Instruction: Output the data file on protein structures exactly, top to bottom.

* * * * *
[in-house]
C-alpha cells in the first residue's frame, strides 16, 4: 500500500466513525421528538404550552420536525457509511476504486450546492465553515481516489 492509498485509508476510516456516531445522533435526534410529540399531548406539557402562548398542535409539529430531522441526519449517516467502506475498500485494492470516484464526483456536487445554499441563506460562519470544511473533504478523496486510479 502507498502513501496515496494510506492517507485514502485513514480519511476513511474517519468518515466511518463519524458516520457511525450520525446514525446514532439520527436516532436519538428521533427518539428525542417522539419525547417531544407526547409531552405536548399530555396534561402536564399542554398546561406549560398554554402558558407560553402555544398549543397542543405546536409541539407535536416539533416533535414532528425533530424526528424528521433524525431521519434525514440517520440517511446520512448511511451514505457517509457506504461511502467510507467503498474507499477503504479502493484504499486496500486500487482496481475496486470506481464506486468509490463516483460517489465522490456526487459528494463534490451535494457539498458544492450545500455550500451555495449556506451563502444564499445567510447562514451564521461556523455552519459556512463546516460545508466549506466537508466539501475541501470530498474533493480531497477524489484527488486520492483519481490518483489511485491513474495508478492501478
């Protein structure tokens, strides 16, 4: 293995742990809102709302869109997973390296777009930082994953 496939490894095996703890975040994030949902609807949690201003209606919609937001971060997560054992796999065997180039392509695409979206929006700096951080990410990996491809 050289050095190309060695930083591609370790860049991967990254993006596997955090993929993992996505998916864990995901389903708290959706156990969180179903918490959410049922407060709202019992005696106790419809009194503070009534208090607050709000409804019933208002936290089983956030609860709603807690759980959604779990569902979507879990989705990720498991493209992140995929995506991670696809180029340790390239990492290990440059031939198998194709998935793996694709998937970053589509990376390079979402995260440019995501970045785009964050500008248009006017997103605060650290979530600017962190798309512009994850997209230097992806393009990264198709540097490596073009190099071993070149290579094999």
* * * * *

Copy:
[in-house]
C-alpha cells in the first residue's frame, strides 16, 4: 500500500466513525421528538404550552420536525457509511476504486450546492465553515481516489 492509498485509508476510516456516531445522533435526534410529540399531548406539557402562548398542535409539529430531522441526519449517516467502506475498500485494492470516484464526483456536487445554499441563506460562519470544511473533504478523496486510479 502507498502513501496515496494510506492517507485514502485513514480519511476513511474517519468518515466511518463519524458516520457511525450520525446514525446514532439520527436516532436519538428521533427518539428525542417522539419525547417531544407526547409531552405536548399530555396534561402536564399542554398546561406549560398554554402558558407560553402555544398549543397542543405546536409541539407535536416539533416533535414532528425533530424526528424528521433524525431521519434525514440517520440517511446520512448511511451514505457517509457506504461511502467510507467503498474507499477503504479502493484504499486496500486500487482496481475496486470506481464506486468509490463516483460517489465522490456526487459528494463534490451535494457539498458544492450545500455550500451555495449556506451563502444564499445567510447562514451564521461556523455552519459556512463546516460545508466549506466537508466539501475541501470530498474533493480531497477524489484527488486520492483519481490518483489511485491513474495508478492501478
């Protein structure tokens, strides 16, 4: 293995742990809102709302869109997973390296777009930082994953 496939490894095996703890975040994030949902609807949690201003209606919609937001971060997560054992796999065997180039392509695409979206929006700096951080990410990996491809 050289050095190309060695930083591609370790860049991967990254993006596997955090993929993992996505998916864990995901389903708290959706156990969180179903918490959410049922407060709202019992005696106790419809009194503070009534208090607050709000409804019933208002936290089983956030609860709603807690759980959604779990569902979507879990989705990720498991493209992140995929995506991670696809180029340790390239990492290990440059031939198998194709998935793996694709998937970053589509990376390079979402995260440019995501970045785009964050500008248009006017997103605060650290979530600017962190798309512009994850997209230097992806393009990264198709540097490596073009190099071993070149290579094999």